A new round of mortgage regulations has been introduced to the Canadian Housing Market, but don’t panic – this set is much less likely to impact your ability to buy a home.
The Office of the Superintendent of Financial Institutions (OSFI) revealed the proposed regulations today for public review. They’ll remain open for comment until May 23, when a final version will be drafted and implemented. Dubbed B21, the changes target providers of mortgage default insurance, which is required by all buyers paying less than 20 per cent down on their home purchase.
The purpose of the regulations is to create consistency between mortgage insurers’ underwriting practices, and create greater disclosure and transparency.
An Additional Round of Changes
These changes are a follow up to the B20 regulations introduced last summer, the fourth in a series of changes designed to discourage risky borrowing and too-high debt ratios. Those restrictions capped amortizations at 25 years, changed TDS and GDS ratios, and limited LTVs for refinances and HELOCs.
This round is anticipated to have a much less severe impact on the consumer, affecting instead the institutions (CMHC, Genworth and Canada Guaranty) that dole out insurance on high-ratio financing.
“With Guidelines B-20 and B-21, once finalized, OSFI is making clear its expectations for both lenders and insurers operating in the housing market. The industry’s adherence to these principles will contribute to the continued stability of the market,” said Superintendent Julie Dickson in OSFI’s press release.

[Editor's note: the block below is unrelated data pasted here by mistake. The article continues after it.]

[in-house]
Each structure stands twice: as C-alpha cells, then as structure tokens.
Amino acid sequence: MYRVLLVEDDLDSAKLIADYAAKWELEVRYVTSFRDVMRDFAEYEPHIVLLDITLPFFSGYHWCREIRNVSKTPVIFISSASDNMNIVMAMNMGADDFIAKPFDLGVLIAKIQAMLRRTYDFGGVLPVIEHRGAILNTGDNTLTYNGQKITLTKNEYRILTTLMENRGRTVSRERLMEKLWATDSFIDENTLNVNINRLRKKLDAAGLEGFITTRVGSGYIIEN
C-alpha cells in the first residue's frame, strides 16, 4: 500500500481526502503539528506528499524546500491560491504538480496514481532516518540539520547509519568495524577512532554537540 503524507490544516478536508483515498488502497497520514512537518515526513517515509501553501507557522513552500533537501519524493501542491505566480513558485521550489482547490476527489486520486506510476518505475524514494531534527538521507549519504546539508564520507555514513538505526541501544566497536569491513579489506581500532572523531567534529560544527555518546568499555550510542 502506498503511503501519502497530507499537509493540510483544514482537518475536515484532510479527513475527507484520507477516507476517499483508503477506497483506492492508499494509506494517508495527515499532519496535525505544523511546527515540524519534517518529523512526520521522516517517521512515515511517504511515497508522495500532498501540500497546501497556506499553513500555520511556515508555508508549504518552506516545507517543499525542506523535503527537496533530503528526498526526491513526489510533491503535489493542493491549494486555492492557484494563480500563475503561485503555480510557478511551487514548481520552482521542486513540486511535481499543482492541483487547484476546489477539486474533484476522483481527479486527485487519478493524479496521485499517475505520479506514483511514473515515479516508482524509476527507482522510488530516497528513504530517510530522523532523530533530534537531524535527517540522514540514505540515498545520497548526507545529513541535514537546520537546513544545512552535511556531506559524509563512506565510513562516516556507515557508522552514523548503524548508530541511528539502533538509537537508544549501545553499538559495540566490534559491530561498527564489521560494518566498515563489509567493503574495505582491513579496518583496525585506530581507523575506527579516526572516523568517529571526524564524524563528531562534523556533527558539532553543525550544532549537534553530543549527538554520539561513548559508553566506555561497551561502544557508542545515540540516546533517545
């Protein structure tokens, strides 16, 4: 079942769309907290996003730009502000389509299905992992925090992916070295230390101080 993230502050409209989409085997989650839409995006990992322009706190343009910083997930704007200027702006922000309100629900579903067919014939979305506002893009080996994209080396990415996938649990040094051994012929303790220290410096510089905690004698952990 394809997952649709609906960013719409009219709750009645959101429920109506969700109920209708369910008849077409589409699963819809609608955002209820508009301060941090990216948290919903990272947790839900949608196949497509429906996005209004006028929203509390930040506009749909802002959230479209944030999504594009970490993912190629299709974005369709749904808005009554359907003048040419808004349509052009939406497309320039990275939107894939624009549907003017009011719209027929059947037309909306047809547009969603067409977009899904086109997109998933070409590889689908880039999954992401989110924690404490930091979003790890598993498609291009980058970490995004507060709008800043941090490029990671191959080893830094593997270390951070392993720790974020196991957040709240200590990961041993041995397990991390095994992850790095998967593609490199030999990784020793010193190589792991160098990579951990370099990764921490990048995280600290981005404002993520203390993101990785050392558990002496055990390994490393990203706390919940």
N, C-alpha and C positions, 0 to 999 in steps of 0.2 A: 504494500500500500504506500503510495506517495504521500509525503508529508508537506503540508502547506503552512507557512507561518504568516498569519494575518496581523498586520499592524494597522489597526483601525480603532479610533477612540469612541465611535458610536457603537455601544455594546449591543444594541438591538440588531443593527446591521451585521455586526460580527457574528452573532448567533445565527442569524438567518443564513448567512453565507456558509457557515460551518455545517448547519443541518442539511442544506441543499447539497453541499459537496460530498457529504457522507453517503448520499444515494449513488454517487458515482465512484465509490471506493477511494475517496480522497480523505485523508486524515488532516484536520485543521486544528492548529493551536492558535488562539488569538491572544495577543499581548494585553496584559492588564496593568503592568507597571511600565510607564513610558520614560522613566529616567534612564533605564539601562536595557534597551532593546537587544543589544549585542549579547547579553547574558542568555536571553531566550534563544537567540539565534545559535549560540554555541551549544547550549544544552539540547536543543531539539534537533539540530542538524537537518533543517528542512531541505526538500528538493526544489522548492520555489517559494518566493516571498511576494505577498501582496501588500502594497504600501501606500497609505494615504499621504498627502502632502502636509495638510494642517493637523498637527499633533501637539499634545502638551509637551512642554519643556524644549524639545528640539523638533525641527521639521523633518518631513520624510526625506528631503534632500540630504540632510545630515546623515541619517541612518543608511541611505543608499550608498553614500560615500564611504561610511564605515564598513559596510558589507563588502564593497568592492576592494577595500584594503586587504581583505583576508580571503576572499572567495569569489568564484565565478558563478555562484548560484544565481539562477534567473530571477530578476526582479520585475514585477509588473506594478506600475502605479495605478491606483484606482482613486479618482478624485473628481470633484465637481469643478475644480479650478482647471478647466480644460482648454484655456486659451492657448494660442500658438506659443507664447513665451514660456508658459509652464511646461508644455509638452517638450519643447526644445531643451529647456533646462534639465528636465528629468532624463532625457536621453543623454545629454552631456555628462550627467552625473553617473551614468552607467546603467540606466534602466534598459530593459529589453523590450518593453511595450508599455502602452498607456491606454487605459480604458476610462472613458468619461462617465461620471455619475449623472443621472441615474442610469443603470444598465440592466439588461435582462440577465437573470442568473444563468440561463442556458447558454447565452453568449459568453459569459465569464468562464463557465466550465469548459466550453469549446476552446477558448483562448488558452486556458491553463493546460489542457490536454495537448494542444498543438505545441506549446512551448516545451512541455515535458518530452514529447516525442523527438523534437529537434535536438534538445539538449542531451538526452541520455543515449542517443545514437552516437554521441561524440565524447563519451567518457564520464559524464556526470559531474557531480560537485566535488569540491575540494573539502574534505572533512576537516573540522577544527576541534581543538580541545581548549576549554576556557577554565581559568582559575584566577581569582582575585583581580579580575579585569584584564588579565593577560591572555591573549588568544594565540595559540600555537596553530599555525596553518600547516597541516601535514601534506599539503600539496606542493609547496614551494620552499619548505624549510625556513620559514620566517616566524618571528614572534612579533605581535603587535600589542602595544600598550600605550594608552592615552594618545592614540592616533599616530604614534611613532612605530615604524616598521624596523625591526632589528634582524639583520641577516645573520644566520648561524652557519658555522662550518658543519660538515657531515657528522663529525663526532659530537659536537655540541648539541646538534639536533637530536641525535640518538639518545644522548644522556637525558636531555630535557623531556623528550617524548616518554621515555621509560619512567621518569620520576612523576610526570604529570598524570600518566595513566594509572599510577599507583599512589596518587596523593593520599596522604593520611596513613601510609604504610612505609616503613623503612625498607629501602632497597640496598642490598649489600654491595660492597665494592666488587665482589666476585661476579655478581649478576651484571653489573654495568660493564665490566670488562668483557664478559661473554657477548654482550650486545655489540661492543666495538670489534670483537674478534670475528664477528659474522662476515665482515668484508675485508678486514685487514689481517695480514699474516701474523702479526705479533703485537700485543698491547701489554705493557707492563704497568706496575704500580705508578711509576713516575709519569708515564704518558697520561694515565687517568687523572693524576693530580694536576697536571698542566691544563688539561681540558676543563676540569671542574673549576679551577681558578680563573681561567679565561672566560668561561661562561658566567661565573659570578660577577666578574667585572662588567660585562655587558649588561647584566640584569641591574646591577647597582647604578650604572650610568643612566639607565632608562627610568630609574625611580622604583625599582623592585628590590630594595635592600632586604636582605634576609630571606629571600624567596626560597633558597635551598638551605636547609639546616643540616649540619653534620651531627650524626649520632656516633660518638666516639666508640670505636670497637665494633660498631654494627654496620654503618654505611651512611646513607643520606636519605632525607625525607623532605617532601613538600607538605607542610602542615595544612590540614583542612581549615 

How Will This Affect Home Buyers?
If you fit into the traditional home buyer mould (employed, decent credit score, fit the debt-to-income ratio risk threshold) – not much will change. While the regulations mean insurers must more deeply scrutinize mortgage borrowers’ qualifications, much of the criteria has already been implemented at the federal level by FI’s from the B20 rollout last summer.
Here are specifications for borrower requirements on the B21 proposal:
Down payments: The rules state insurers must implement a minimum down payment (which already exists at 5 per cent, established in 2008). As well, the source of the down payment calls for greater scrutiny. Buyers can still get away with borrowing their down payments, but rolling any cash back from sign up incentives into a down payment is no longer kosher.
Eligibility: Insurers must carefully determine a buyer’s eligibility, assessing foreign investors, high-risk borrowers and non-Canadian residents.
Credit History: Methods must be established by the insurer for confirming a borrower’s credit background and employment status. A process must be outlined for vetting self-employed buyers as well.
Debt Coverage Services : Consistent formulas must exist for calculating GDS and TDS ratios for mortgage qualification.
It’ll Be Tougher To Buy If You’re Self Employed
Because the new regulations are to create consistency among mortgage insurers and tighten underwriting processes, there will be less room for underwriting “exceptions”. These refer to borrowers who may not qualify based on an insurer’s risk parameters, but compensate in some other way – for example, a self-employed borrower may come up short when proving their income consistency, but this can be forgiven should they make a bigger down payment or have a very high credit score.
In fact, these compensations are often relied upon by self-employed buyers, who don’t have the required employment history, tax records, or stability vouched for by a company or institution. It may prove tougher for these individuals to qualify for a mortgage under the tightened underwriting rules.
Seeing as much as 20 per cent of Canada’s population is self-employed, it could prove interesting to see if the matter will be identified and contested as the public reviews the proposed changes prior to the May deadline.